Baker administration officials on Monday saluted 67 cities and towns as new “housing choices” communities, promising support and funding to the communities, which Lt. Gov. Karyn Polito said are “part of the solution” to the state’s housing supply problem.
“Build, baby, build is my motto,” said state Housing and Economic Development Secretary Jay Ash, a Gov. Charlie Baker apppointee, adding that he hopes that building various types of housing will create downward pressure on housing costs and assist with economic growth. “The more housing we build, the better our economy will be.” According to Ash, his motto has now been adopted by “so many communities” in Massachusetts.
With the state’s economic growth already feeling some drag due to workforce constraints, the Baker administration has set a goal of creating 135,000 new housing units by 2025. Cities and towns, which have not always been receptive to more development but may be hungry for new tax revenues at a time when major tax hikes have been off the table on Beacon Hill, are beginning to buy into the administration’s approach.
The initiative includes a bill filed by Gov. Charlie Baker that would allow zoning changes to be made with majority, rather than super-majority approval at the local level, a change that supporters believe would remove a major obstacle to housing development in cities and towns that are each governed by their own zoning rules.
While that bill remains at the committee level, top Democrats appear mostly receptive to the administration’s housing push.
“If You Build It, They Will Come”
Sen. Karen Spilka, who Democrats plan to elect Senate President in two months, lavished praise on Baker administration officials and said she hoped the number of communities with the housing choices designation would double by this time next year. She described a need for all types of housing – affordable housing, workforce housing, housing for seniors, housing for first-time homebuyers and housing that is located near downtown areas and public transit hubs.
“Housing, like food, is sort of a breath of life for people. And for far too long the commonwealth has not done what it should do, really focusing on the need for housing for people across the Commonwealth,” Spilka said. “If there’s no housing for people companies could be coming, but if they don’t have a place for their people, their employees to live, they’re just not going to come. So in truth this is a situation where if you build it they will come.”
Polito said the housing choices initiative, launched in December, is a voluntary program with incentives for municipal participants. The administration, for instance, handed out grants to 15 communities to help officials with planning and housing production. The grants could help more cities and towns that are vulnerable to large 40B developments because they have not reached a 10 percent affordable housing target outlined under Chapter 40B.
The grants could be used to craft new zoning rules, to plan public infrastructure improvements, or on initiatives aimed at building support for new housing.The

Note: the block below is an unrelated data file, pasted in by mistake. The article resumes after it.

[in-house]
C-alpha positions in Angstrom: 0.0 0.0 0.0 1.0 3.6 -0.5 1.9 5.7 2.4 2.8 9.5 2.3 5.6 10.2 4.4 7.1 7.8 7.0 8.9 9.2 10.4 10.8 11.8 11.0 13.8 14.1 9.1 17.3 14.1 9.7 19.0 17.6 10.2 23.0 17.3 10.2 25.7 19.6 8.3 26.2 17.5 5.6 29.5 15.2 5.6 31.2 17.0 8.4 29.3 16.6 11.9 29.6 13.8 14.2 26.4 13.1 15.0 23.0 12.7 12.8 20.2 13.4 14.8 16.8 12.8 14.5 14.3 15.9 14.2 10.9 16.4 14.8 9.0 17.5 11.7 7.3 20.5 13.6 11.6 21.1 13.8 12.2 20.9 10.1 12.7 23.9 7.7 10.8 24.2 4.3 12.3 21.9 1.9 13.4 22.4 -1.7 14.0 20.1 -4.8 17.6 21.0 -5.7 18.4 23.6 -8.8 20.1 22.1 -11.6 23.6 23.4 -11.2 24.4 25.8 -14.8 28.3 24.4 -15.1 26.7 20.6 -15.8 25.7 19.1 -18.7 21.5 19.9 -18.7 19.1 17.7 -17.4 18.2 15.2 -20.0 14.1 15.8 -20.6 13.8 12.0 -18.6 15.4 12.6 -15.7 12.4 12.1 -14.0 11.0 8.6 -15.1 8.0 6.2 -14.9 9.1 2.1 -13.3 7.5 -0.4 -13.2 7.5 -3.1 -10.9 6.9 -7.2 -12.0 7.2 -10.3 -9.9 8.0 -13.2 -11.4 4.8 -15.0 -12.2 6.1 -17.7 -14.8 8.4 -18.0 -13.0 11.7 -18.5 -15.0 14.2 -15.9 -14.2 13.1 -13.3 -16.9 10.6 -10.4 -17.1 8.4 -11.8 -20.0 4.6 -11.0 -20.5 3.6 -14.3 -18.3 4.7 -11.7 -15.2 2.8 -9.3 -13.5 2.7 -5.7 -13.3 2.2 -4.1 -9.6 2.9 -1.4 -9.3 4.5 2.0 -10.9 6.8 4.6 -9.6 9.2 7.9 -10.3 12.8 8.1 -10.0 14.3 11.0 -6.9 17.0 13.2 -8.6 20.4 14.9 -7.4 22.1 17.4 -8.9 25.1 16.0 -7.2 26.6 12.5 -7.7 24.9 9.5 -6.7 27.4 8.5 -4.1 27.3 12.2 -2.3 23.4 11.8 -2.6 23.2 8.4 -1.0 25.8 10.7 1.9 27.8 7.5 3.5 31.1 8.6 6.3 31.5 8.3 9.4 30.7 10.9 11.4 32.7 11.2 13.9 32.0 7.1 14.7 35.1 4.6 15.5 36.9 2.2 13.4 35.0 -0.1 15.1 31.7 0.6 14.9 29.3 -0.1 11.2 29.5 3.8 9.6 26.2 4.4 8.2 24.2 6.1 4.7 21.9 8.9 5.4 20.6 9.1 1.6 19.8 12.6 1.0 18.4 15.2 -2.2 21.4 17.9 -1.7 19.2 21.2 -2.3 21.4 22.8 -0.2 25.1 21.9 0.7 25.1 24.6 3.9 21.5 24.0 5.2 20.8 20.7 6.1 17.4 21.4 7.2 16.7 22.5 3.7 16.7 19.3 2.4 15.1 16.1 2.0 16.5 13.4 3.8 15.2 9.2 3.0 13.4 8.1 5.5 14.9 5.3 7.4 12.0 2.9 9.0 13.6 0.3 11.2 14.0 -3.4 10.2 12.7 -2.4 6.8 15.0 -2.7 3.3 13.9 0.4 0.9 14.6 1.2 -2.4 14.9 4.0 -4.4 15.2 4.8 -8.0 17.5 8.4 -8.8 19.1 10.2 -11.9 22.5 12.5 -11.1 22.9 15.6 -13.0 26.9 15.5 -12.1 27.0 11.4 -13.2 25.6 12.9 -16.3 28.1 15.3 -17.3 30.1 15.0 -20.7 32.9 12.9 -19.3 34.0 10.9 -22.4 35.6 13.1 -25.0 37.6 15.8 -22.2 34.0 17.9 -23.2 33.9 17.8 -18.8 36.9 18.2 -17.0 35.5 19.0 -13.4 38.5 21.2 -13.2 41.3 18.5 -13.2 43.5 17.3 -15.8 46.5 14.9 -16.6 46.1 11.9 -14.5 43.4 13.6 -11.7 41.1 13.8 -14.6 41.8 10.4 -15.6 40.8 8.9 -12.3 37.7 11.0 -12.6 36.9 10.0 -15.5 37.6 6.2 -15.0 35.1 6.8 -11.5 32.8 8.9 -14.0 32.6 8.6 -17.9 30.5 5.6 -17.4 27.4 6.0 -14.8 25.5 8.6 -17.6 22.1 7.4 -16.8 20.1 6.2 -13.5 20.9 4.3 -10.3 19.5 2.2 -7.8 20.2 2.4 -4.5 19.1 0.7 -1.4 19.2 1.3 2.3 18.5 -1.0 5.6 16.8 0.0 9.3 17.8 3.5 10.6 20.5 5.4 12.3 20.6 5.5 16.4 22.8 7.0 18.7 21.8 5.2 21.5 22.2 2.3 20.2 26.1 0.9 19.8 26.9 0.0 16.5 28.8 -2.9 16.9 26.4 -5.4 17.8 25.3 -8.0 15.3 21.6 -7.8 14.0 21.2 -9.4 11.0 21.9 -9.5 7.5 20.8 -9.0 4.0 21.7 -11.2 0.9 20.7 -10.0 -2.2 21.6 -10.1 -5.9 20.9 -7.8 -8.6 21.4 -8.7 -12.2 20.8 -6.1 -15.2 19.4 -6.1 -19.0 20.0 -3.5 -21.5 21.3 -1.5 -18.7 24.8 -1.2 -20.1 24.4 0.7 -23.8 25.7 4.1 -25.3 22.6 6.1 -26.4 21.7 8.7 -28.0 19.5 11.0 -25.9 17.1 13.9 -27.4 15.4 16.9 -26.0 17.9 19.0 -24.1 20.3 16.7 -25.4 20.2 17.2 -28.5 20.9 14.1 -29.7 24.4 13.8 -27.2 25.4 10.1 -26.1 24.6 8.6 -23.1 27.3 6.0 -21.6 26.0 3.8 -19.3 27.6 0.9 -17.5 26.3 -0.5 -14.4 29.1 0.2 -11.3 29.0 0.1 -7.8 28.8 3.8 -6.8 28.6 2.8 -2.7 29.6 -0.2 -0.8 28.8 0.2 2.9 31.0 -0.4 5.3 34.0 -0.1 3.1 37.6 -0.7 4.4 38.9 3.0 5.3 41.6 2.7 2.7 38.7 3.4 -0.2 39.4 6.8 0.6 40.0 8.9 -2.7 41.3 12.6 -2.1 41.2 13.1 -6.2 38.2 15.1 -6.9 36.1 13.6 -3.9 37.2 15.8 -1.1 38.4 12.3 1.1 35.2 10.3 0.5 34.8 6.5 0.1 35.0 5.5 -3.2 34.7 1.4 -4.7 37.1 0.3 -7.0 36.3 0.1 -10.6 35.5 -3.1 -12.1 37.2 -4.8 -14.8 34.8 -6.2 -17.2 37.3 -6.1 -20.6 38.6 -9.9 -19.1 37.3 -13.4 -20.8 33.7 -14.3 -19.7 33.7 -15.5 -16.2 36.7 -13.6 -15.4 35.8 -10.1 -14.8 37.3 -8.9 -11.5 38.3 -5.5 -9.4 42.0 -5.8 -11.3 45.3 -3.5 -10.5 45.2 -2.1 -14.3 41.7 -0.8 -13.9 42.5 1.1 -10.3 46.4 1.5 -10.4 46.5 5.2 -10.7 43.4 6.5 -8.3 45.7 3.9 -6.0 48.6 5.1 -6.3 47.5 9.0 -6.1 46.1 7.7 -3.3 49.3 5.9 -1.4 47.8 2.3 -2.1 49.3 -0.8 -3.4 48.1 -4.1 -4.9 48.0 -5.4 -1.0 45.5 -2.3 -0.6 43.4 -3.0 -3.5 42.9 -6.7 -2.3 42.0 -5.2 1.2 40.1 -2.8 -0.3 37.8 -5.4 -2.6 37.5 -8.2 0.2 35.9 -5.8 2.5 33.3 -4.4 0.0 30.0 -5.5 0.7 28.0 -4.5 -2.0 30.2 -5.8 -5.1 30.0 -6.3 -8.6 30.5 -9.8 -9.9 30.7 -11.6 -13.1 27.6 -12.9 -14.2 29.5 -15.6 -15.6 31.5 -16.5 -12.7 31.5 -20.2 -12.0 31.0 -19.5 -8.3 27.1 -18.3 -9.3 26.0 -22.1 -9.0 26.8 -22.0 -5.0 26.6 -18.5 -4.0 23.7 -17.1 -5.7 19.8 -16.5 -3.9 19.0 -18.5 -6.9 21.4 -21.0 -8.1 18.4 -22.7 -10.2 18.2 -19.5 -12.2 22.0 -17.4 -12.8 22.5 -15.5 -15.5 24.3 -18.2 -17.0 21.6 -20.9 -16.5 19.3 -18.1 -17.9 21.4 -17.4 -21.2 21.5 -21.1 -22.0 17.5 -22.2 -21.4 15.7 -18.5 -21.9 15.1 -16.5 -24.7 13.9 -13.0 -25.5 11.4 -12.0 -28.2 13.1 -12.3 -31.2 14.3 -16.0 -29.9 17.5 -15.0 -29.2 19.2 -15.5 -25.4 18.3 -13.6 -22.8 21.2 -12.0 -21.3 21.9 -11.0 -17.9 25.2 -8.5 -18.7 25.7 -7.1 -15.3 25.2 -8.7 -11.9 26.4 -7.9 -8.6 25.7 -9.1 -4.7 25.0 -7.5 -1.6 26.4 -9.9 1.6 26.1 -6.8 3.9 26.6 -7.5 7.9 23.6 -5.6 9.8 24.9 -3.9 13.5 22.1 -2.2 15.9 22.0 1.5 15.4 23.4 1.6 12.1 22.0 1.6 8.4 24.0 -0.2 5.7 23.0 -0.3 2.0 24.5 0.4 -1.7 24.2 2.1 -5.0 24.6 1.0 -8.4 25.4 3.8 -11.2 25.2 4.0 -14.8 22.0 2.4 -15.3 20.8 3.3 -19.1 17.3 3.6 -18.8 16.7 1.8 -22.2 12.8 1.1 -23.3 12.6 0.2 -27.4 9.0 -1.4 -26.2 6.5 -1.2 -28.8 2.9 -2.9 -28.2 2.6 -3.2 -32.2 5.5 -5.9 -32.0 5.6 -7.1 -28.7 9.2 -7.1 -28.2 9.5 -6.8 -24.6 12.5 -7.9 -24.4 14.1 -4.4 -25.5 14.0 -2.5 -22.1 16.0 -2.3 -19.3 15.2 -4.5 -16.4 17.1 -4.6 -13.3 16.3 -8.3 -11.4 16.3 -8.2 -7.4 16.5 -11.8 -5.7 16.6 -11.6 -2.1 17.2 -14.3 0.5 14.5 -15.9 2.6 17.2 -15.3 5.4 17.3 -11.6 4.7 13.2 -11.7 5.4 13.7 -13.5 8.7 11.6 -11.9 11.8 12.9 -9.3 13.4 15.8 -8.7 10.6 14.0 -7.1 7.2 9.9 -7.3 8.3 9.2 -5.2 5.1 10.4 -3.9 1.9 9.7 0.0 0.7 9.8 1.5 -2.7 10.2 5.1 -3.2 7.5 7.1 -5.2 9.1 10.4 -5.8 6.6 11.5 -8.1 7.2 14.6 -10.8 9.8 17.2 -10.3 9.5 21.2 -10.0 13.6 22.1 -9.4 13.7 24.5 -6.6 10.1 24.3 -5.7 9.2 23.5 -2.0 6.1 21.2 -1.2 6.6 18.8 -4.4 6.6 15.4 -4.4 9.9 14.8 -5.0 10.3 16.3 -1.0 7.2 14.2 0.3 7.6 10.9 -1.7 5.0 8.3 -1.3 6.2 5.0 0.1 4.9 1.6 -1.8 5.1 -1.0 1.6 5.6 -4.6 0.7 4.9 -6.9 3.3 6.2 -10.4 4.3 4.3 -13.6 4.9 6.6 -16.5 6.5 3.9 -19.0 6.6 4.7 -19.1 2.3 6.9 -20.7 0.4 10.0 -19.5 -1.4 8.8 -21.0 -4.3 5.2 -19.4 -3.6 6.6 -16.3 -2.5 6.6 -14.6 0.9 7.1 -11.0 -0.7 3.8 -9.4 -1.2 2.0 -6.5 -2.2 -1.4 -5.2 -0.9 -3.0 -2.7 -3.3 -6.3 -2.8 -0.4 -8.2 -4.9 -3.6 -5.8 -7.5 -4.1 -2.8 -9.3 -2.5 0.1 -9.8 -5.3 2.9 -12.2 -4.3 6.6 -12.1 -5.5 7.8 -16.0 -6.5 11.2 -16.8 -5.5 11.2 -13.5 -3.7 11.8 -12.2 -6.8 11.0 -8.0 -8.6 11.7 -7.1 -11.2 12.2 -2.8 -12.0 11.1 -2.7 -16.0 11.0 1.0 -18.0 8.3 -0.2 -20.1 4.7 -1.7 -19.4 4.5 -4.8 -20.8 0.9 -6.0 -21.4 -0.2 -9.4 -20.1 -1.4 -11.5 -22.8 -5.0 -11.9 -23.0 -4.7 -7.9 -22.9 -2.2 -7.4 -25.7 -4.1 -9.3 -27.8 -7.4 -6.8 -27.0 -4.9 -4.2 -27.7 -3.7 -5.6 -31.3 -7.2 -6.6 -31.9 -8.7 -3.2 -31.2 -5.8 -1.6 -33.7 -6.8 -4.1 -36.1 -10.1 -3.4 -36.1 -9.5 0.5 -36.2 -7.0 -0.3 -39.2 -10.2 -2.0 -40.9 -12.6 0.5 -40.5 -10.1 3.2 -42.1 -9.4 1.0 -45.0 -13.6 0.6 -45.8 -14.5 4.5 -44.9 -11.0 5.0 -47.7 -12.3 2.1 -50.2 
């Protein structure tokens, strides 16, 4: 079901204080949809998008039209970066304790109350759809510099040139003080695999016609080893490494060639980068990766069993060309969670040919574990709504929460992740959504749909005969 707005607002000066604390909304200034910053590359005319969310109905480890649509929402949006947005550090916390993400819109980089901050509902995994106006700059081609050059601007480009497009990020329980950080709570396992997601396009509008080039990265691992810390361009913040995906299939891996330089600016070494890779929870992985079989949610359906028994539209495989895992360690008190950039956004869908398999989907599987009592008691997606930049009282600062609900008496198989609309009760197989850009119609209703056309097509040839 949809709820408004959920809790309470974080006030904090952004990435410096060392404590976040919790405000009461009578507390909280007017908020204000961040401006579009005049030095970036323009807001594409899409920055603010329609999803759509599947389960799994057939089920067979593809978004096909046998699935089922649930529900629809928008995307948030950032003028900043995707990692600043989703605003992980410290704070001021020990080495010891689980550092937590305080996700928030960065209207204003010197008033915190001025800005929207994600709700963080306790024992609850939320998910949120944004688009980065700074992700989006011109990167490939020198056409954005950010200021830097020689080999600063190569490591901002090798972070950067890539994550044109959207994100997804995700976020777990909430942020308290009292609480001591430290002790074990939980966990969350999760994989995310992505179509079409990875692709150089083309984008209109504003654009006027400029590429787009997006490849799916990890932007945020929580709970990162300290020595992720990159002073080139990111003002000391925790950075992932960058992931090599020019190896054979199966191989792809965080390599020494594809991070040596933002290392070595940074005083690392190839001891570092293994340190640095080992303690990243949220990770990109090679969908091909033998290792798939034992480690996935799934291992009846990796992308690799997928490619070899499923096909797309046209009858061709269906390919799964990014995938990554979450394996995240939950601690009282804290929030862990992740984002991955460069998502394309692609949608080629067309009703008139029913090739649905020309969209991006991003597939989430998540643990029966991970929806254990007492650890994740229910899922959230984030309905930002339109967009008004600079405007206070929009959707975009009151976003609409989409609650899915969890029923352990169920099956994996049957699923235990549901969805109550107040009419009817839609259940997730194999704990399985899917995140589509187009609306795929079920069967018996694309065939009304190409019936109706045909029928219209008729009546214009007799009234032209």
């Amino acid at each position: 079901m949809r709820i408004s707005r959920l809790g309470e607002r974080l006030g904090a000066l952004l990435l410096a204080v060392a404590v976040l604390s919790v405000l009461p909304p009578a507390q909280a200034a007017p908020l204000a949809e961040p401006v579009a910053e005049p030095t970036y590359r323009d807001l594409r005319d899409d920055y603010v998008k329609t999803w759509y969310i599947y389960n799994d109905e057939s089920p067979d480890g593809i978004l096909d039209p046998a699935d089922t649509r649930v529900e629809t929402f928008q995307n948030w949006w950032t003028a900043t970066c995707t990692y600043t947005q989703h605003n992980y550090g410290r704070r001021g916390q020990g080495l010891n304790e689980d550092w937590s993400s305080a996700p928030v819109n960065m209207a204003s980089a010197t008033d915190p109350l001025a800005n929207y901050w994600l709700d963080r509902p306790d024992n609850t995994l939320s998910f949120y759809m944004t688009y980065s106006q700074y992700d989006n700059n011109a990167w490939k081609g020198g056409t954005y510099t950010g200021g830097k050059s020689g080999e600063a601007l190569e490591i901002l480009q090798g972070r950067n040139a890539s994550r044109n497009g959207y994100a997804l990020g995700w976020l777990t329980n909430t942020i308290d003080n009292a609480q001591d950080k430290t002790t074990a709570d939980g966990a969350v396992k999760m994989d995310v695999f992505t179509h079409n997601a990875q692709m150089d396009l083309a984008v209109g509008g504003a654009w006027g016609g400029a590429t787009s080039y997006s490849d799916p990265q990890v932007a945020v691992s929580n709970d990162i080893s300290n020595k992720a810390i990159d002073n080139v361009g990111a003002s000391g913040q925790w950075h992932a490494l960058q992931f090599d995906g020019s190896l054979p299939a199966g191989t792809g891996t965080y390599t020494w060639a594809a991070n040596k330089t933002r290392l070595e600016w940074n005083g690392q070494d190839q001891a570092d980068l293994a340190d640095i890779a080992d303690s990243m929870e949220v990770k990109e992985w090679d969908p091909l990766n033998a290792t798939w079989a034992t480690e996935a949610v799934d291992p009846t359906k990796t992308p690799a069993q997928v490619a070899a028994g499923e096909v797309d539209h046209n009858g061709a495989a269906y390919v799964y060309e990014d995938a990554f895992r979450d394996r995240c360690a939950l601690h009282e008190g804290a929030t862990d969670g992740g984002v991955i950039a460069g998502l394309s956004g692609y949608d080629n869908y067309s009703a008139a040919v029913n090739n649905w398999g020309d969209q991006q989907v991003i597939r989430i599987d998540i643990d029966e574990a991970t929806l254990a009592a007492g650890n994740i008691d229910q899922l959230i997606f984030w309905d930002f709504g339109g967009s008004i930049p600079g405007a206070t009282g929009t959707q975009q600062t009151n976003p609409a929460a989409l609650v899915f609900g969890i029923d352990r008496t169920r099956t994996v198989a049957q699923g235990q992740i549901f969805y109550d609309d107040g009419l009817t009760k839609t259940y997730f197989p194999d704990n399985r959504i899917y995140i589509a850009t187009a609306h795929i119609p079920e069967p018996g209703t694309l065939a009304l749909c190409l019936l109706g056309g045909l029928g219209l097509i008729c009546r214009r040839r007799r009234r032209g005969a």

program rewards communities that produce certain rates or amounts of new housing over five years and that have adopted practices to create new housing.
Communities that receive the housing choice designation have exclusive access to apply for grants. On Monday, grants were announced for the communities of Abington and Rockland, Amherst, Beverly, Gloucester, Hudson, Littleton, Newton, Norfolk, Oak Bluffs, Salem, Scituate, Swampscott, Tisbury, and Truro.
Scituate is advancing the creation of a housing district around its Greenbush commuter rail station and exploring the creation of affordable starter homes. Truro is designing a water line extension to support the redevelopment of a town parcel into 32 new housing units. And Abington and Rockland plan to open up the capacity for 183 new housing units with water treatment plant upgrades that will facilitate developments stalled by a lack of potable water.
“This is not a stick approach. This is a carrot approach,” said Polito, adding that the partnerships should lead to the “right kinds of housing” for cities and towns because it does not rely on state mandates and is based on local input.
“I have visited all 351 cities and towns,” said Polito, who has led an effort to cement Community Compacts with every city and town, another program that opens up access to small efficiency, regionalization and information technology grants for communites that agree to pursue “best practices” in areas like climate resiliency, financial management and sustainable development and land protection.
The new approach is needed, Polito said, because housing production over the last three decades in Massachusetts has slowed to half the rate of production during the 1960s, 1970s and 1980s. “We can’t keep doing the same things in Massachusetts and expect to grow our housing stock,” she said.
Michael Cahill, a former Democratic state representative who now serves as the mayor of Beverly, said the city’s housing choice designation stems from its creation of a district that will provide 75 new family housing units, housing, commercial and retail development near the Beverly Depot commuter rail station, and “supported housing” in downtown Beverly for seniors, adults with autism and formerly homeless individuals.
Ash said Northampton had parlayed a $50,000 planning grant into a $2.5 million MassWorks award and $3.5 million in affordable housing tax credits that were put to use on two housing projects, with a total value of $30 million, that created 125 units of housing in the city’s Pleasant Street corridor.
“We continue to have the funds necessary in order to support good housing projects,” Ash said.